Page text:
In December 2018, ProFuturo’s general manager, Sofía Fernández de Mesa, visited Tanzania. ProFuturo has been implementing its high-quality digital education program in this country since 2016, through an agreement with the Salesians of Don Bosco East Africa and the collaboration of the Don Bosco Office of Education in Tanzania. In addition to expanding the scope of the program, Ms. Fernández’s visit to the country was highlighted by the presentation of the project’s Best Teachers and Schools Awards.
In November 2016, ProFuturo signed an agreement with the Salesians of Don Bosco East Africa to implement its high-quality digital education program in collaboration with the Don Bosco Office of Education in Tanzania. Five projects were implemented in 2017, reaching 47 public and private schools in the following regions: Dar Es Salam, Morogoro, Dodoma, Moshi and Mafinga-Iringa. After the first year of implementation and a positive assessment of the performance of the projects in this African region, ProFuturo has decided to expand the scope of the program.
For the expansion in 2018, the Don Bosco office in Tanzania has drawn the interest of local authorities at the national (Vice Presidency) and regional (Zanzibar) levels.
At the end of 2018, equipment and training materials were delivered to an additional 50 private and public schools in Kilimanjaro, Songea and Zanzibar and the program will be launched officially at the beginning of the 2019 school year.
The Don Bosco office in Tanzania has signed a memorandum of understanding with the Ministry of Education and the Local Government of Zanzibar to reach its public schools under the terms of which training will have been provided to nearly 50,000 children and 8,900 teachers.
Next year’s goal
The goal for 2019 is to increase the number of schools by 40 and a 40% increase in the number of children benefited by the program. Once the results of these new regions are verified, the expectations for growth will be increased.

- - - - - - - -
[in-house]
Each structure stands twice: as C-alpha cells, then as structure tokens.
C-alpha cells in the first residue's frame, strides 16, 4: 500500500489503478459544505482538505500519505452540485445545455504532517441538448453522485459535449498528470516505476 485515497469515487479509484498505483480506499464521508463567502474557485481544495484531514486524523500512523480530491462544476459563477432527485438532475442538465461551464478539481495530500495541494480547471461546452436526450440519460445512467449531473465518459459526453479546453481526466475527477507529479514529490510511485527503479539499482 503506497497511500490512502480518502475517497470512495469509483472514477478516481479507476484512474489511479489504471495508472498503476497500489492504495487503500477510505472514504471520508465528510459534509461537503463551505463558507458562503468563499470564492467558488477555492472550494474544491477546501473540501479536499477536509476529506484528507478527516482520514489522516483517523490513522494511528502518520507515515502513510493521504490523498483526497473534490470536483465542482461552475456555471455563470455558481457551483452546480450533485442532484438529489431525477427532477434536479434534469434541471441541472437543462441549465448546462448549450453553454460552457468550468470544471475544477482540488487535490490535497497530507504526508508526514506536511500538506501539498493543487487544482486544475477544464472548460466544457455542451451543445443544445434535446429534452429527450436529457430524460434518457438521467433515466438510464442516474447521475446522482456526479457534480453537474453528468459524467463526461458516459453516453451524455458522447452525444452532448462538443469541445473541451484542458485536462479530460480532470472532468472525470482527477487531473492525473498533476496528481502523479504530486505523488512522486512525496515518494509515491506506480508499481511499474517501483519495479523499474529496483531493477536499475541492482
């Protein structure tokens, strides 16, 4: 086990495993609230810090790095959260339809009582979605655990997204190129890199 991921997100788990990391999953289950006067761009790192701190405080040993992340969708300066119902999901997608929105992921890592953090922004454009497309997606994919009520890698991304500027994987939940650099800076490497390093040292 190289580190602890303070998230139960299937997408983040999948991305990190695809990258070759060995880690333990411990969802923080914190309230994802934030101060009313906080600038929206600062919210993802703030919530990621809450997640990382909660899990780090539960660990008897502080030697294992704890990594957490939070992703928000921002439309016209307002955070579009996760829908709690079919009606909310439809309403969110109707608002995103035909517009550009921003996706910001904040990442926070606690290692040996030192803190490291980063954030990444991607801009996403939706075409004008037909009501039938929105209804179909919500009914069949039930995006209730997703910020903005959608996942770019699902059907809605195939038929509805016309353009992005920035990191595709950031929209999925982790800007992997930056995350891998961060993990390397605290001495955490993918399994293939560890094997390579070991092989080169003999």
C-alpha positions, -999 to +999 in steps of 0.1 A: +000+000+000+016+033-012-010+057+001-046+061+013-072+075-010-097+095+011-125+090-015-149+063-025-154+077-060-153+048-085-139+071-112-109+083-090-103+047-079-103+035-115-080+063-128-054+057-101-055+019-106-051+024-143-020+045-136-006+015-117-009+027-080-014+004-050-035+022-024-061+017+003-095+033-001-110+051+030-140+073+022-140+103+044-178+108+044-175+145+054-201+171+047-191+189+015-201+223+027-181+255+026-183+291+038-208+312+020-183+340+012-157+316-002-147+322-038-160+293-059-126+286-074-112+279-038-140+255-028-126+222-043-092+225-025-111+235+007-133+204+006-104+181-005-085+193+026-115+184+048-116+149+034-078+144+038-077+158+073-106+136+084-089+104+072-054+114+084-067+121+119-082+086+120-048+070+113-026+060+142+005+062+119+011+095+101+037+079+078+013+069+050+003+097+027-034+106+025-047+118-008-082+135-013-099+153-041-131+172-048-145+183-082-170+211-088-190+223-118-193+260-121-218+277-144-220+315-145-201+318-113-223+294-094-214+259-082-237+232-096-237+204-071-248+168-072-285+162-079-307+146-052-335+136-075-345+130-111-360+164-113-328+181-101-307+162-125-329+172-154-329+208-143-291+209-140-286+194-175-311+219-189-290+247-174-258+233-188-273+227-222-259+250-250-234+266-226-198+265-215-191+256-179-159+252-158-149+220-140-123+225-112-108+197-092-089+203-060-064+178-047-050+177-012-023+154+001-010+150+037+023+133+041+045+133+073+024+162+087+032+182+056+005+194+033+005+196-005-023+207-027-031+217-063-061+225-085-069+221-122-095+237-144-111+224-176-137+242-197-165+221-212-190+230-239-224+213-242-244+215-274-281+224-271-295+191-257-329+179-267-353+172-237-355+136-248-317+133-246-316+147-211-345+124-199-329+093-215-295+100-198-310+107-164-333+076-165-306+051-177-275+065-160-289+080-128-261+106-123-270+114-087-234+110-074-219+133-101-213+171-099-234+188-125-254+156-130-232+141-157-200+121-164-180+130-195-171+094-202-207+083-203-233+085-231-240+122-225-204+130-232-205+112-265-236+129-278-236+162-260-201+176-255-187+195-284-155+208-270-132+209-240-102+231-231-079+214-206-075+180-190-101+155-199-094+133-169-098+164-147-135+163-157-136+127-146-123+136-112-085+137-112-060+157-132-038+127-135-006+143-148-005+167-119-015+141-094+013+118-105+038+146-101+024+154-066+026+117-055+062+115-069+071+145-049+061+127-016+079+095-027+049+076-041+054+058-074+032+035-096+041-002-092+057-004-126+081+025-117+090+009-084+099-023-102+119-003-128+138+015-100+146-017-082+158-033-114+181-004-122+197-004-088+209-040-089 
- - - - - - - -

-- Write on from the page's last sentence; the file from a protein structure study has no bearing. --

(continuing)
In close collaboration with the Salesians Don Bosco, ProFuturo intends to develop and strengthen its relations with key players in the area of education and local and national authorities to start building a sustainability model capable of continuing and upscaling the program throughout the country.
Tanzania is the country that has demonstrated the best results and highest ratio of goal fulfilment in the African continent. One of the key points in reaching these goals is the coordination provided by the partner country, as well as monitoring coordinator tasks, which has revealed the high degree of coordinator involvement in the project and in meeting proposed objectives and goals (that they are aware of).
As in many countries in this African region, Tanzania faces great challenges in child education, among which are deteriorated facilities and lack of schools, overcrowding, lack of basic services such as bathrooms, water and electricity, lack of text books and insufficient teacher training. However, the greatest obstacle to appropriate education is poverty.
Although primary education is now free, parents have to pay for items such as uniforms, grading fees and supplies. Although school attendance has increased, nearly half of all school-aged children do not go to school and those that do rarely continue after fifth grade.
Primary education is mandatory and consists of seven grades. The elimination of school enrolment costs and the introduction of the Primary Education Development Plan has increased the number of classrooms and new teachers, allowing Tanzania to register high rates of improvement in primary education. In fact, the Net Enrolment Rate (NER) in 2010 reached 95.4%, compared to 54.2% in 1990.
Family income has played an essential role in the education of children; however, although Tanzania has enjoyed more than a decade of relatively high growth, the degree of poverty has prevented this growth from being inclusive and little attention has been paid to the role of the private sector in education, which could relieve the tax load.
The situation of Secondary Education
On November 27, 2015 the Tanzanian government published a decree stating that secondary education was to be free for all children. This included the elimination of any fees or contributions. Nonetheless, this did not include uniforms and school supplies, among other items.
On the other hand, the government has also exerted pressure on the payment of fees in private schools by either prohibiting enrolment fee increases or requiring that they be justified.
Despite these measures, there are still more than 40% of Tanzania’s youngsters (1.5 million) who are unable to attend secondary education because of the lack of secondary schools in rural areas and the lack of family funds to pay for associated expenses.